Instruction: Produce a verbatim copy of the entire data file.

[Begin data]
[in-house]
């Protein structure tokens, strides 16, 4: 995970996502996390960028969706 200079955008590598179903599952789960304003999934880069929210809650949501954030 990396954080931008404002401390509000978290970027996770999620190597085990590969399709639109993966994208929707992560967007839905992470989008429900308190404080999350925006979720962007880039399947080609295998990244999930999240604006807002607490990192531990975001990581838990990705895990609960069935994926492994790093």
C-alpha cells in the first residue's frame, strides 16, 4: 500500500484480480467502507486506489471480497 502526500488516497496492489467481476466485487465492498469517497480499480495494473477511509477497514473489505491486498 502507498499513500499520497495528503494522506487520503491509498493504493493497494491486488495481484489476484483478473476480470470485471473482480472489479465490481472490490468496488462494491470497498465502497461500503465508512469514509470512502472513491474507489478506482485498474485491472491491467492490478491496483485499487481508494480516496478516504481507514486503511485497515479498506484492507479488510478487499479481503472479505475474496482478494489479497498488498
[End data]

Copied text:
[in-house]
């Protein structure tokens, strides 16, 4: 995970996502996390960028969706 200079955008590598179903599952789960304003999934880069929210809650949501954030 990396954080931008404002401390509000978290970027996770999620190597085990590969399709639109993966994208929707992560967007839905992470989008429900308190404080999350925006979720962007880039399947080609295998990244999930999240604006807002607490990192531990975001990581838990990705895990609960069935994926492994790093």
C-alpha cells in the first residue's frame, strides 16, 4: 500500500484480480467502507486506489471480497 502526500488516497496492489467481476466485487465492498469517497480499480495494473477511509477497514473489505491486498 502507498499513500499520497495528503494522506487520503491509498493504493493497494491486488495481484489476484483478473476480470470485471473482480472489479465490481472490490468496488462494491470497498465502497461500503465508512469514509470512502472513491474507489478506482485498474485491472491491467492490478491496483485499487481508494480516496478516504481507514486503511485497515479498506484492507479488510478487499479481503472479505475474496482478494489479497498488498